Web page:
Terrorists derive their justification from politics, perceived or genuine grievances and economic disadvantage. In our view, no goal or grievance can justify the targeting of innocent people. In our view, terrorism is best defined as the deliberate targeting of innocent men, women and children. The September 11 attacks, the Madrid train bombing, the tragedy at Beslan, targeting of the London [Images] underground, the serial bombs that ripped through Mumbai's commuter trains during rush hour in July 2006, all demonstrate this basic fact. Secondly the fact that terrorists have successfully used weakly governed territories to organise attacks, recruit and train their cadres should not obscure the responsibility of the state concerned to prevent the misuse of its territory for terrorist attacks. Terrorism is not a political tool to be deployed and withdrawn at will, for it can turn around and critically wound the state that wields it.

Afghanistan under Taliban rule was the most telling example in this regard. Continuing to allow these groups to enjoy the luxury of this space will have terrible consequences for the world at large. It is vital that Afghanistan emerges as a stable and peaceful country that no longer serves as a base for these groups.

The legitimately elected government in Kabul must be enabled to extend its rule throughout the country. Reconstruction activities need to go hand in hand with efforts to combat radical groups and ensure security. India is one of the largest contributors to the reconstruction effort in Afghanistan. We have committed around $800 million. Three thousand five hundred Indians work in various projects in that country. We will persevere with our earnest efforts in this regard and we will continue to co-ordinate these efforts with those of the international community.

It is equally important to stabilise Iraq, which is being torn apart by various factors including sectarian conflict and a violent insurgency. Failure will have repercussions throughout the West Asian region. Regional instability could damage the international economy by disrupting energy supplies and further driving up oil prices which have already breached the 100 dollar mark.

In the context of instability in West Asia, we need to reflect on issues impinging on energy security. Rapid economic growth, especially in Asia, is causing increased demands for fossil fuel. At the same time, reserves are estimated to deplete in future. There is the additional fear that energy flows could be disrupted either by the actions of states or non-state actors.

Asian countries, which predominantly source their fossil fuel requirements from the Persian Gulf, seem particularly vulnerable to such disruptions. They all feel the acute need to ensure the security, stability and sustainability of fossil fuel supplies.

Allow me to share with you my thoughts on another important future challenge that will confront Asia as well as the world at large. This is the issue of climate change due to the accumulated and continuing emissions of carbon dioxide and other greenhouse gases. Weak and fragile states are particularly vulnerable to the damaging effects of climate change.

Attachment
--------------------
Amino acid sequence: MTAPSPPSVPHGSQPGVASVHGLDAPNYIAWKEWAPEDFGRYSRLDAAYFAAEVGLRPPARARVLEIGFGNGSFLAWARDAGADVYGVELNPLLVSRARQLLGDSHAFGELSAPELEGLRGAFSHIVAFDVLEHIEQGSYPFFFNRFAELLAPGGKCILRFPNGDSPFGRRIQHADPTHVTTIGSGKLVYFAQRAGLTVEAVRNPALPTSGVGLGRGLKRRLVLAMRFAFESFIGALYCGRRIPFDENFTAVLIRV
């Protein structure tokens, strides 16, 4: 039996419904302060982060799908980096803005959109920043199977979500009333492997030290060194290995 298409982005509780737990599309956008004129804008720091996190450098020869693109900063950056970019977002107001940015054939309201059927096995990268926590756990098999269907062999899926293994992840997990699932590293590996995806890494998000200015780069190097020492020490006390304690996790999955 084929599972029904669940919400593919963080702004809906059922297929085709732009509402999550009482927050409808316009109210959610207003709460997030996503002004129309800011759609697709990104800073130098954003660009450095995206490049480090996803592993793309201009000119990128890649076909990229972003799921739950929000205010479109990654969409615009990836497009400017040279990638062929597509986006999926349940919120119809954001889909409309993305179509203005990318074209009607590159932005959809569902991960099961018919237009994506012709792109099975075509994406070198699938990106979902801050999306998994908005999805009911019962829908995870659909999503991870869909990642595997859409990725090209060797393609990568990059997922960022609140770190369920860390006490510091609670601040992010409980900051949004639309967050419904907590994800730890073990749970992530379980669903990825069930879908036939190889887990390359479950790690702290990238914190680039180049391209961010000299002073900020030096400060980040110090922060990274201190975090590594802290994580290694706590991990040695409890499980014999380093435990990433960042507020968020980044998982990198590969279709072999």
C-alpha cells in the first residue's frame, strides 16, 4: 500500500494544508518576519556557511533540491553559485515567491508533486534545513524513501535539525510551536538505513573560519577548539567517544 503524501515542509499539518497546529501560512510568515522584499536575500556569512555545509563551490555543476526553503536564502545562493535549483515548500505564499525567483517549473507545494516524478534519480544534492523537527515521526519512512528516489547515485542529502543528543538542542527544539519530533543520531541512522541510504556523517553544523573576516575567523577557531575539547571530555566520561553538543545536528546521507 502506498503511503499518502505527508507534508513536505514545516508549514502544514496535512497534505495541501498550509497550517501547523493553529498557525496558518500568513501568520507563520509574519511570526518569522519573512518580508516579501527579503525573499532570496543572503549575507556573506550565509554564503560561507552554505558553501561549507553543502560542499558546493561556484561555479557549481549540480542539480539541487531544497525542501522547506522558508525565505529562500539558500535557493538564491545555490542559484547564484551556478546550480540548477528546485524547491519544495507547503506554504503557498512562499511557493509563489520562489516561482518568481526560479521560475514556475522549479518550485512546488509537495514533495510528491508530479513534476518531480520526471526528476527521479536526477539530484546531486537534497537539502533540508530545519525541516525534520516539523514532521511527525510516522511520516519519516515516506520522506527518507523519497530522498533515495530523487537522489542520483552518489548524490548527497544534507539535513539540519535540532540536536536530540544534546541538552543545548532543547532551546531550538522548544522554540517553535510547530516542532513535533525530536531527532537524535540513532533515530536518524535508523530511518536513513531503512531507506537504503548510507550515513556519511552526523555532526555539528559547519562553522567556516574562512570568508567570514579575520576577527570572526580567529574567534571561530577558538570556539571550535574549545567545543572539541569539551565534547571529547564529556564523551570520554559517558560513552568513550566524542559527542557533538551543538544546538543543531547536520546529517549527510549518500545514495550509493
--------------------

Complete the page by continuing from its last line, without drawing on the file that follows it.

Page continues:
You will recall that a few months ago UN Secretary General Ban Ki-moon highlighted the correlation between climate change and the crisis in Sudan's Darfur region. Climate change is truly a global problem and it requires global solutions. Developing countries like India cannot be expected to unilaterally forego the economic aspirations of their people. Advanced economies indeed have a greater obligation to cut down on emissions by encouraging more sustainable patterns of consumption. We need to devote greater efforts to generate alternate technologies and industrial processes that are environment-friendly and these technologies must be provided at affordable cost. The key principle is common but differentiated responsibility.

None of the challenges I have outlined can be effectively tackled by individual countries on their own. Pooling national efforts and resources and channelling them through the co-operative structures of multilateral frameworks and institutions is essential. Only then can we muster the necessary will and resources to tackle these challenges.

Former UN Secretary-General Kofi Annan succinctly pointed out in an address at Harvard University in June 2004, and I quote a few lines from there: "It is in the interest of every country to have international rules and to abide by them. And such a system can only work if, in devising and applying the rules, the legitimate interests and points of view of different countries are accommodated, and decisions are reached collectively. That is the essence of multilateralism �"

Excerpted from External Affairs Minister Pranab Mukherjee's speech at the 10th Asian Security Conference organised by Institute of Defence Studies and Analyis in New Delhi on February 5.